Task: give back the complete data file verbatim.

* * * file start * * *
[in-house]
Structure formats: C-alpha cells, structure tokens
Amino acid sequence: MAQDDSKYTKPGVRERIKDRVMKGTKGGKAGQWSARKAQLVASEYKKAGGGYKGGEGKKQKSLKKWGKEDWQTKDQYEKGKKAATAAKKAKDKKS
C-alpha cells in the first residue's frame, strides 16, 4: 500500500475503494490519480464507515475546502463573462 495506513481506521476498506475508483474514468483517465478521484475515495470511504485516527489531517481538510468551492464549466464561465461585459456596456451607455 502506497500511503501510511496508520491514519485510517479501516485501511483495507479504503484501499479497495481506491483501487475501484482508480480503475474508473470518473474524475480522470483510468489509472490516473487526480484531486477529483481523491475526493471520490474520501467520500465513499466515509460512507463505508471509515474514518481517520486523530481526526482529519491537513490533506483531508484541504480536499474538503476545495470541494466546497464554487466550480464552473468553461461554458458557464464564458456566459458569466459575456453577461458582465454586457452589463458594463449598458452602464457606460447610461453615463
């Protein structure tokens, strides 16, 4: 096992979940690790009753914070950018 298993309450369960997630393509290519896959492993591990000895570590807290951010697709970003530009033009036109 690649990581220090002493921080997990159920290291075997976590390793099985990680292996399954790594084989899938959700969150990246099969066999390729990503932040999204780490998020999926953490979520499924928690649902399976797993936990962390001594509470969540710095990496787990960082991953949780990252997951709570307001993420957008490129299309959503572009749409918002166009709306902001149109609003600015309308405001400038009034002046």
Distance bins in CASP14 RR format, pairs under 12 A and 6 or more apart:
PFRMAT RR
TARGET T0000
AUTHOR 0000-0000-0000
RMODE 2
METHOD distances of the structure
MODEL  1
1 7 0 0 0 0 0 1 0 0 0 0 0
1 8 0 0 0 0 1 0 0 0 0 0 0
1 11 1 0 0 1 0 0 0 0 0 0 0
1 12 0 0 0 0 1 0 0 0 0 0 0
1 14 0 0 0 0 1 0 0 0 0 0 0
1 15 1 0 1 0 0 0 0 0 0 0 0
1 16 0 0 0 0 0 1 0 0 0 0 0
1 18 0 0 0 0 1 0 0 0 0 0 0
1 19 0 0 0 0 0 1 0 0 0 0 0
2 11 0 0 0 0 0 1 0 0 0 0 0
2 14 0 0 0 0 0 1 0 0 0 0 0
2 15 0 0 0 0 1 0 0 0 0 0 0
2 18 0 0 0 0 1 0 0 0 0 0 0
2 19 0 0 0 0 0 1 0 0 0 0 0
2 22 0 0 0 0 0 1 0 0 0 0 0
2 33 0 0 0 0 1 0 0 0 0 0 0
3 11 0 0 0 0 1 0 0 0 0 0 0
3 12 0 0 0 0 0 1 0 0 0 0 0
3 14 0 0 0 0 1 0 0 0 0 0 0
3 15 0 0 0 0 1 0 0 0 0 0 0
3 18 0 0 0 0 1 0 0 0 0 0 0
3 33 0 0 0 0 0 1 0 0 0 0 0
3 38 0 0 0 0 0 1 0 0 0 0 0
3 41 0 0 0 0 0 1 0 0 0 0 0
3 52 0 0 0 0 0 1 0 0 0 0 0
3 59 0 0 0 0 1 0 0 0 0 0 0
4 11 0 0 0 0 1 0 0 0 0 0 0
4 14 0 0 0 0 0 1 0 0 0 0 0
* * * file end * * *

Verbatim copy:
[in-house]
Structure formats: C-alpha cells, structure tokens
Amino acid sequence: MAQDDSKYTKPGVRERIKDRVMKGTKGGKAGQWSARKAQLVASEYKKAGGGYKGGEGKKQKSLKKWGKEDWQTKDQYEKGKKAATAAKKAKDKKS
C-alpha cells in the first residue's frame, strides 16, 4: 500500500475503494490519480464507515475546502463573462 495506513481506521476498506475508483474514468483517465478521484475515495470511504485516527489531517481538510468551492464549466464561465461585459456596456451607455 502506497500511503501510511496508520491514519485510517479501516485501511483495507479504503484501499479497495481506491483501487475501484482508480480503475474508473470518473474524475480522470483510468489509472490516473487526480484531486477529483481523491475526493471520490474520501467520500465513499466515509460512507463505508471509515474514518481517520486523530481526526482529519491537513490533506483531508484541504480536499474538503476545495470541494466546497464554487466550480464552473468553461461554458458557464464564458456566459458569466459575456453577461458582465454586457452589463458594463449598458452602464457606460447610461453615463
């Protein structure tokens, strides 16, 4: 096992979940690790009753914070950018 298993309450369960997630393509290519896959492993591990000895570590807290951010697709970003530009033009036109 690649990581220090002493921080997990159920290291075997976590390793099985990680292996399954790594084989899938959700969150990246099969066999390729990503932040999204780490998020999926953490979520499924928690649902399976797993936990962390001594509470969540710095990496787990960082991953949780990252997951709570307001993420957008490129299309959503572009749409918002166009709306902001149109609003600015309308405001400038009034002046």
Distance bins in CASP14 RR format, pairs under 12 A and 6 or more apart:
PFRMAT RR
TARGET T0000
AUTHOR 0000-0000-0000
RMODE 2
METHOD distances of the structure
MODEL  1
1 7 0 0 0 0 0 1 0 0 0 0 0
1 8 0 0 0 0 1 0 0 0 0 0 0
1 11 1 0 0 1 0 0 0 0 0 0 0
1 12 0 0 0 0 1 0 0 0 0 0 0
1 14 0 0 0 0 1 0 0 0 0 0 0
1 15 1 0 1 0 0 0 0 0 0 0 0
1 16 0 0 0 0 0 1 0 0 0 0 0
1 18 0 0 0 0 1 0 0 0 0 0 0
1 19 0 0 0 0 0 1 0 0 0 0 0
2 11 0 0 0 0 0 1 0 0 0 0 0
2 14 0 0 0 0 0 1 0 0 0 0 0
2 15 0 0 0 0 1 0 0 0 0 0 0
2 18 0 0 0 0 1 0 0 0 0 0 0
2 19 0 0 0 0 0 1 0 0 0 0 0
2 22 0 0 0 0 0 1 0 0 0 0 0
2 33 0 0 0 0 1 0 0 0 0 0 0
3 11 0 0 0 0 1 0 0 0 0 0 0
3 12 0 0 0 0 0 1 0 0 0 0 0
3 14 0 0 0 0 1 0 0 0 0 0 0
3 15 0 0 0 0 1 0 0 0 0 0 0
3 18 0 0 0 0 1 0 0 0 0 0 0
3 33 0 0 0 0 0 1 0 0 0 0 0
3 38 0 0 0 0 0 1 0 0 0 0 0
3 41 0 0 0 0 0 1 0 0 0 0 0
3 52 0 0 0 0 0 1 0 0 0 0 0
3 59 0 0 0 0 1 0 0 0 0 0 0
4 11 0 0 0 0 1 0 0 0 0 0 0
4 14 0 0 0 0 0 1 0 0 0 0 0